Sketch comedy is one of the hardest forms of comedy to do well. You only have a few minutes to get each character and joke right and it can be difficult to keep a recurring sketch from becoming too one-note and repetitive. As well as that, there can be an overreliance on catchphrases or just a general misjudgement of what makes good sketch comedy.
And, obviously, because of that there are always sketch shows that are complete stinkers. Thankfully they usually disappear quickly and we don’t miss them. And these sketch shows are prime examples of why…
5. Little Britain USA (BBC1/HBO, 2008)
Cracking the US is never easy for British writers. Usually their vision will be compromised a lot to fit US audiences and a lot of the original content will become lost in translation. But when Matt Lucas and David Walliams made the trip stateside to continue Little Britain, they were building on a smash hit and were working with HBO. So it looked like Little Britain USA could be solid continuation of its UK counterpart. But, sadly, things didn’t really work out that way.
The concept of Little Britain USA is flawed to its very core since Little Britain was supposed to be both character comedy and poke fun at aspects of life in Britain like class structure. It’s a British comedy. The clue is in the title. So the idea of Little Britain USA doesn’t work because it’s trying to fuse that with doing the same thing for America. Which means it doesn’t really hit home for either UK or US viewers since its focus is split.
Little Britain USA saw the majority of Little Britain’s main characters such as Lou and Andy being reused with them being relocated to America for various reasons. Which is a big problem in itself since we’ve seen these characters in up to three full series, a theatre tour, and two specials before so there’s very little more that can be done with them. There are only so many times we can see David Walliams wearing a dress and saying “I’m a lady”, and still find it funny.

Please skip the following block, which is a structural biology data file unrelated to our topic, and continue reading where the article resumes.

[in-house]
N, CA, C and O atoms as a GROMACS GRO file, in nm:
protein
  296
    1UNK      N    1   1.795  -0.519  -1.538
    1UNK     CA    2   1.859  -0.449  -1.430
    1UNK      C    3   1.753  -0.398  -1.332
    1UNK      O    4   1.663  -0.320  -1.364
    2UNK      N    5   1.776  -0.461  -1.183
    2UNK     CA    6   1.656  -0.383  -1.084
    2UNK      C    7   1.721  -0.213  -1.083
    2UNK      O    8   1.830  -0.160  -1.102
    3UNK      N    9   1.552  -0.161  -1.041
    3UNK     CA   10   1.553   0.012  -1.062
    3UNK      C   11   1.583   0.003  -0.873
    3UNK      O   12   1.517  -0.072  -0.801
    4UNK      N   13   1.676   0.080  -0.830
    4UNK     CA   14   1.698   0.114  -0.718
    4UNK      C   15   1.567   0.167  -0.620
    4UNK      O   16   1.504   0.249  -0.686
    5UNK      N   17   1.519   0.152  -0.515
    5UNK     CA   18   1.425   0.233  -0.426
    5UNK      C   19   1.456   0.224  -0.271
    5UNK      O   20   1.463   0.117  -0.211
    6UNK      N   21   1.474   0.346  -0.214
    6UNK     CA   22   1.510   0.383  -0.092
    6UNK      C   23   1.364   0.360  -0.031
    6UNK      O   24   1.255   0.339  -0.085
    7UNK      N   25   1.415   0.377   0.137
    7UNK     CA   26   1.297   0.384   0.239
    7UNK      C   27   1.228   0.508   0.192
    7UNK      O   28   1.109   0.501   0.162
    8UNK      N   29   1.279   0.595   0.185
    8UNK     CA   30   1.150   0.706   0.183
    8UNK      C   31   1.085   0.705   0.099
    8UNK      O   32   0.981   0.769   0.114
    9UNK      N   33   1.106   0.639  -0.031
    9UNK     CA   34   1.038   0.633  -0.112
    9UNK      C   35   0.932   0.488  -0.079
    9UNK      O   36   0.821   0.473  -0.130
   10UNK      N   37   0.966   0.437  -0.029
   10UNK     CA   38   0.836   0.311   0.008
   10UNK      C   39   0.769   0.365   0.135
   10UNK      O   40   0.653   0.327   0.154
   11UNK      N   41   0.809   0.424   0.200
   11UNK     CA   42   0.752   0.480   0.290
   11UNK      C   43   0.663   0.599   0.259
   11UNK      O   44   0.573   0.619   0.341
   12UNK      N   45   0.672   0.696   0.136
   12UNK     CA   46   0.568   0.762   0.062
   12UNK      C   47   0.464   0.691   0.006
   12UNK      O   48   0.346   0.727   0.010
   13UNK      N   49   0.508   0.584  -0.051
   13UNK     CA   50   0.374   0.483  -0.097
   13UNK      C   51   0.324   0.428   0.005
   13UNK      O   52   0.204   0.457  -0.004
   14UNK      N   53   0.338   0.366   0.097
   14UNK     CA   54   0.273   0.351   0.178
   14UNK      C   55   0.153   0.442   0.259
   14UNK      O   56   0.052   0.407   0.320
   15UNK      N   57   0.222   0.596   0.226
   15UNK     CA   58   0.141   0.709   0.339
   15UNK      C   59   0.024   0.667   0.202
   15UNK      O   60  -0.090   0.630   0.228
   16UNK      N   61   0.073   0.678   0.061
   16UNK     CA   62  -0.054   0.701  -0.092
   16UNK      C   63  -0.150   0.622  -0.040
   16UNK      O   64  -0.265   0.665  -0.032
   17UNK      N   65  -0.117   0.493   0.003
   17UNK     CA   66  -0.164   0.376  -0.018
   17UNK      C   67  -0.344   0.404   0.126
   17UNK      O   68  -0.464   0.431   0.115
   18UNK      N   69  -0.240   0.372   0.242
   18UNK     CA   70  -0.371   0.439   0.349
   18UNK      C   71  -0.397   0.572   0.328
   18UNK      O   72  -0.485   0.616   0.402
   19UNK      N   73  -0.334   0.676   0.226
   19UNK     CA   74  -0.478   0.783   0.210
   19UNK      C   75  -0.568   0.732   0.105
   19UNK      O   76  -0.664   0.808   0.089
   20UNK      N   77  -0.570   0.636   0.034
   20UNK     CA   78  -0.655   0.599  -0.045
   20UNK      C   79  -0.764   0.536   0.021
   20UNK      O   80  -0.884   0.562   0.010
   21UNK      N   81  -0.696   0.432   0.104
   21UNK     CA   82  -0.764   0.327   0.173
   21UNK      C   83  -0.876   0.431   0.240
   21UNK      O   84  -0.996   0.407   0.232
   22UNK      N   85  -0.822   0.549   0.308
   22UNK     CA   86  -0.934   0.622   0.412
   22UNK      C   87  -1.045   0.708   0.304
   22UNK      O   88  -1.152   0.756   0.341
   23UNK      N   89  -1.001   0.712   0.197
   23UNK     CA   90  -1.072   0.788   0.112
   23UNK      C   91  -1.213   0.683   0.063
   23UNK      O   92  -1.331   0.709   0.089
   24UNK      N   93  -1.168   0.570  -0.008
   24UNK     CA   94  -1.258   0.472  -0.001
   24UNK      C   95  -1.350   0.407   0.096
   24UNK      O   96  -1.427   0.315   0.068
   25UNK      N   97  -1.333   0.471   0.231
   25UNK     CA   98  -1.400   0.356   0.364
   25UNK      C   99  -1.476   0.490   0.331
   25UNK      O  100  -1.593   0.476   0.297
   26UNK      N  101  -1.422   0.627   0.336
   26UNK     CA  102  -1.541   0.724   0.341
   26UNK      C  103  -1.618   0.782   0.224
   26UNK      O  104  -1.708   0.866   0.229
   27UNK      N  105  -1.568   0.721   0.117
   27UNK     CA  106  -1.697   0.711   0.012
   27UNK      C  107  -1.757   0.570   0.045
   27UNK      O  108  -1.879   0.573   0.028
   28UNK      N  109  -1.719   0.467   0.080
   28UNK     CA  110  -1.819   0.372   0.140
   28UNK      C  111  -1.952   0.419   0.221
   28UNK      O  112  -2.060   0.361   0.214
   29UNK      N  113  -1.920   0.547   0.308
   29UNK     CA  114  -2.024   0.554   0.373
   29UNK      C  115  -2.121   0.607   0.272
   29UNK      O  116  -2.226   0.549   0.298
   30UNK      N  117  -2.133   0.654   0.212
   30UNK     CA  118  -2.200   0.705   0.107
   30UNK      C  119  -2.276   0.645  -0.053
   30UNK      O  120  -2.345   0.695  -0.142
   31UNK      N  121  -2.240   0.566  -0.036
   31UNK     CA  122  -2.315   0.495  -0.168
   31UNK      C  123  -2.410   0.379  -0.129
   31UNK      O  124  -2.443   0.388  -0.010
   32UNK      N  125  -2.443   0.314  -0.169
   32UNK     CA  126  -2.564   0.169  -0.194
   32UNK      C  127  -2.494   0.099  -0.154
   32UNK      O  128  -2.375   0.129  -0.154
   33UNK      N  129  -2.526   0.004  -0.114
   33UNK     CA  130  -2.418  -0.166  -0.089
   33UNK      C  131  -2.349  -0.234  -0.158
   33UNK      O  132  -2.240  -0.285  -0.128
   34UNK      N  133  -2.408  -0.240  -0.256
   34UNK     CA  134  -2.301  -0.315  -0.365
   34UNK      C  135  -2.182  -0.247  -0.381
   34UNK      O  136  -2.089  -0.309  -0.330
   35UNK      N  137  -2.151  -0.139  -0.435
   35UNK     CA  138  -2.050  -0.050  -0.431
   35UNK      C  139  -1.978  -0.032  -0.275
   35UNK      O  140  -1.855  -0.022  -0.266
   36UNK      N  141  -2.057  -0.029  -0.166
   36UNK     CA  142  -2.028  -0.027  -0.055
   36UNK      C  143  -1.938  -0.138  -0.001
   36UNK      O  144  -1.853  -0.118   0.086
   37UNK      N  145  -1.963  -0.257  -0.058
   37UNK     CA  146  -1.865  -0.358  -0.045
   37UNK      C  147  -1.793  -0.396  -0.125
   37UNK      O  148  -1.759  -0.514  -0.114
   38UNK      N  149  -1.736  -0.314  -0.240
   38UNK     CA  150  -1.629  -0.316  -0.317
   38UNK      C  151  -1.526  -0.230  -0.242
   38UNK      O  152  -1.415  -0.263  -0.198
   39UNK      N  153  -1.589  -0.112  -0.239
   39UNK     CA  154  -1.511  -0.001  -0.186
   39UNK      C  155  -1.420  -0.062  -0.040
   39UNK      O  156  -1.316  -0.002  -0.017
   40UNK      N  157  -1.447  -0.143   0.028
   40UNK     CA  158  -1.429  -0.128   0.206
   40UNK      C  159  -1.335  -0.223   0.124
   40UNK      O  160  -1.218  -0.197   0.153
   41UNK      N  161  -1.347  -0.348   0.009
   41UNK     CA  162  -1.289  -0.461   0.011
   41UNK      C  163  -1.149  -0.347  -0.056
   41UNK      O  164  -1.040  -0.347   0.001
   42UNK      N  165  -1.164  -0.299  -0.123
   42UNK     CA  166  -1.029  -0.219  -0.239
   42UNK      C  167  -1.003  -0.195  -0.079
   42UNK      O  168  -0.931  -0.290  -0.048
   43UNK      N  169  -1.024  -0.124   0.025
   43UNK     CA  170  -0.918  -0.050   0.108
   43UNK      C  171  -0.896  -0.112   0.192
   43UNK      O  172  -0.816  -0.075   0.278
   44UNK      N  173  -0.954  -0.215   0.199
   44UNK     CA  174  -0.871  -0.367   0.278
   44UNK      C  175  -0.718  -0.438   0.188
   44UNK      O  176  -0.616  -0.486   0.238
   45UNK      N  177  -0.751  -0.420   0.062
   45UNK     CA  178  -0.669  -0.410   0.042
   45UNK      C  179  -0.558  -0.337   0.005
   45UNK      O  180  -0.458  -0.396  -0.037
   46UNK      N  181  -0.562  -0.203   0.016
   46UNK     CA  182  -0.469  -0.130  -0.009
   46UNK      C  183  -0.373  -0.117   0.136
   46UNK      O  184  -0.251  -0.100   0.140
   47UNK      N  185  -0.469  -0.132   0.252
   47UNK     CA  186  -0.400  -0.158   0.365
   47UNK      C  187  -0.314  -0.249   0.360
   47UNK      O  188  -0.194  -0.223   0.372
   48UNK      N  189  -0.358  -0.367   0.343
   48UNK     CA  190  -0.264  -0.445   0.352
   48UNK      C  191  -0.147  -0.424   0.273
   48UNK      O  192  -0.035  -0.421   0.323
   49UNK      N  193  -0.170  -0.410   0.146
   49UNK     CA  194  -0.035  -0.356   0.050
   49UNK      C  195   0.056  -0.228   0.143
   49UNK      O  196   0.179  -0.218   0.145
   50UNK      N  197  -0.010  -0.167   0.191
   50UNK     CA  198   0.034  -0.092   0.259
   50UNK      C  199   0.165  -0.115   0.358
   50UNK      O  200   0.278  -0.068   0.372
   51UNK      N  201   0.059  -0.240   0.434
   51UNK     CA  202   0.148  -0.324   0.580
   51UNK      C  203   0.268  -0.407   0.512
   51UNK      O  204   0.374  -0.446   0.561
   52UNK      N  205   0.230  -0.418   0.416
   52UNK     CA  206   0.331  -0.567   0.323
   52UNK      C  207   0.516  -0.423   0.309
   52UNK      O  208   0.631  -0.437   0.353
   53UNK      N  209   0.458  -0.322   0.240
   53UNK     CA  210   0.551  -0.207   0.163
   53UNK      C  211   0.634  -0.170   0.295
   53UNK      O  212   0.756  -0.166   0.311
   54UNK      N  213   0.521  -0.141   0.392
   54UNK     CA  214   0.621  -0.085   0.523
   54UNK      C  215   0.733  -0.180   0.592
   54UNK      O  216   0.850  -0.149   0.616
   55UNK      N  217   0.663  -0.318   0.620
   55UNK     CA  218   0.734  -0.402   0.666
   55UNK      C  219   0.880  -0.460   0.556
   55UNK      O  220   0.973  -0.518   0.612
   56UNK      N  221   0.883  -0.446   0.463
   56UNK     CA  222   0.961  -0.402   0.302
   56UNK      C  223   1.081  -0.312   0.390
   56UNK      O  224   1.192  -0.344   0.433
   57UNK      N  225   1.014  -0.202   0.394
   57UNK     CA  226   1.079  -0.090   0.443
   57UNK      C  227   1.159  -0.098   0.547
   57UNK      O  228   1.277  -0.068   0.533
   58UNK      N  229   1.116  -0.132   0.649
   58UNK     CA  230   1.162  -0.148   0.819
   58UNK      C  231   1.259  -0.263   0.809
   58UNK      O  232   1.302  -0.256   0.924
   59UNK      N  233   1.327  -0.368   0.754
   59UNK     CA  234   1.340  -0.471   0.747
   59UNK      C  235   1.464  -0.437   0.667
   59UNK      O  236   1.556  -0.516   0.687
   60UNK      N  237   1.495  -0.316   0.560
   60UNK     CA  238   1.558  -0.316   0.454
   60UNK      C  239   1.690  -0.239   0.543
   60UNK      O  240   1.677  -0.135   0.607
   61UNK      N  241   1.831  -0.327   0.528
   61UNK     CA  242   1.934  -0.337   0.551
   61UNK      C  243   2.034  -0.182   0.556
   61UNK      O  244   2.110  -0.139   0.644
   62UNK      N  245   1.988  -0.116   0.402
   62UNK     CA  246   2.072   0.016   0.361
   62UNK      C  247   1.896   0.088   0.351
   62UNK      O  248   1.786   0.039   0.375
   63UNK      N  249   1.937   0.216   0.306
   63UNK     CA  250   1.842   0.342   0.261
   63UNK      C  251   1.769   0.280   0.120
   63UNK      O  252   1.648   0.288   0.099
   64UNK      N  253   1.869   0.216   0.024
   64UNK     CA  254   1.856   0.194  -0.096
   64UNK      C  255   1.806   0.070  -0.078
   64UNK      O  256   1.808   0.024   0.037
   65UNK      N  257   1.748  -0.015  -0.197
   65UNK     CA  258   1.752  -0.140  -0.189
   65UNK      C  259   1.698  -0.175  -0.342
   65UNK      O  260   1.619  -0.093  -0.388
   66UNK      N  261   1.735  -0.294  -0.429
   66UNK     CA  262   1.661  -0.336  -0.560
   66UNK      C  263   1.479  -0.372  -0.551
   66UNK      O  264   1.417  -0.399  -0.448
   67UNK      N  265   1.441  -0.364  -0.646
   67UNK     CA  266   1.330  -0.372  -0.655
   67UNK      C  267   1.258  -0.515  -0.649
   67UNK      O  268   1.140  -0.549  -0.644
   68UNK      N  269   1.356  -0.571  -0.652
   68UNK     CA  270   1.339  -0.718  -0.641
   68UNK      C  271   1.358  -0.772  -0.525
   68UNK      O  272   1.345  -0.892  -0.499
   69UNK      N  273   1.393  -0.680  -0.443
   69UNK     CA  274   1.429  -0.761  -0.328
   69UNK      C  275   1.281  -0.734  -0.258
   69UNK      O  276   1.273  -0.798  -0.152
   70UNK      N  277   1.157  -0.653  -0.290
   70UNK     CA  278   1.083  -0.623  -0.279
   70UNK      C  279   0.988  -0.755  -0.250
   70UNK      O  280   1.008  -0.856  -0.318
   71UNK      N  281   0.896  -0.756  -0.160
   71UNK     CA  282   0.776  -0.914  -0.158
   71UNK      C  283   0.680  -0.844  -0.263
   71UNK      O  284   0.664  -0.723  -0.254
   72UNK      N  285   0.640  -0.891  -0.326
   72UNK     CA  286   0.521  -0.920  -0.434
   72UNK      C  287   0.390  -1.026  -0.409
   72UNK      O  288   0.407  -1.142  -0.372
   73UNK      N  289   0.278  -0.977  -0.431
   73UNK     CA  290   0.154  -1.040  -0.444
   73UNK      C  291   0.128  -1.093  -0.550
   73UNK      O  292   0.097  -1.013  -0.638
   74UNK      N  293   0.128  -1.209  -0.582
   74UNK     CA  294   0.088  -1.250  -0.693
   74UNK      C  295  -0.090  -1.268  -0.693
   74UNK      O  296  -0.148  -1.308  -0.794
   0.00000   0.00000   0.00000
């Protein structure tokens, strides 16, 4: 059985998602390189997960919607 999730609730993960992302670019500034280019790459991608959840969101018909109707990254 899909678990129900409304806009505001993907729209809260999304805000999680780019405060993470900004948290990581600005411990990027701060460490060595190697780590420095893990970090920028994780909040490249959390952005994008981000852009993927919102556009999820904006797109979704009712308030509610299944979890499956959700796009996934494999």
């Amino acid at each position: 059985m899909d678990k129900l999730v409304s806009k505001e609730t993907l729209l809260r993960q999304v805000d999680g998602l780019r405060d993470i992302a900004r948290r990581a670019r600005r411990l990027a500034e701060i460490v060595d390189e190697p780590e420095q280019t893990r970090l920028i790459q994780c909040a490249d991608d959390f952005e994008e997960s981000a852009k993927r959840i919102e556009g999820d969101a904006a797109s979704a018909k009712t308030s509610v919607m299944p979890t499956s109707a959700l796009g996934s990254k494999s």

Also, some characters are straight copies of characters from the original series such as Republican Senator White being a localisation of Sir Norman Fry, a married MP who is frequently seen in public having sex with men, and little known astronaut Bing Gordyn being a reworking of Olympic silver medallist Denver Mills. Which shows a disappointing lack of originality.
Some of the newer material works quite well such as sketches of Matt Lucas as a grandmother with a very chequered past but those sketches are vastly outnumbered by the disappointing stuff. On top of that, each episode clocks in at just over twenty minutes. Which just isn’t long enough to do decent sketch comedy because it means you can’t strike a good balance between a lot of short sketches and a smaller number of longer ones.
The whole thing just feels stale, like it’s plodding along after having already run its course, and has reached a point where it should be put aside. There’s very little that we haven’t seen before and it doesn’t come anywhere near the heights of the original series.
What Are Its Redeeming Features?
Tom Baker’s voiceover.
This article was first posted on August 12, 2013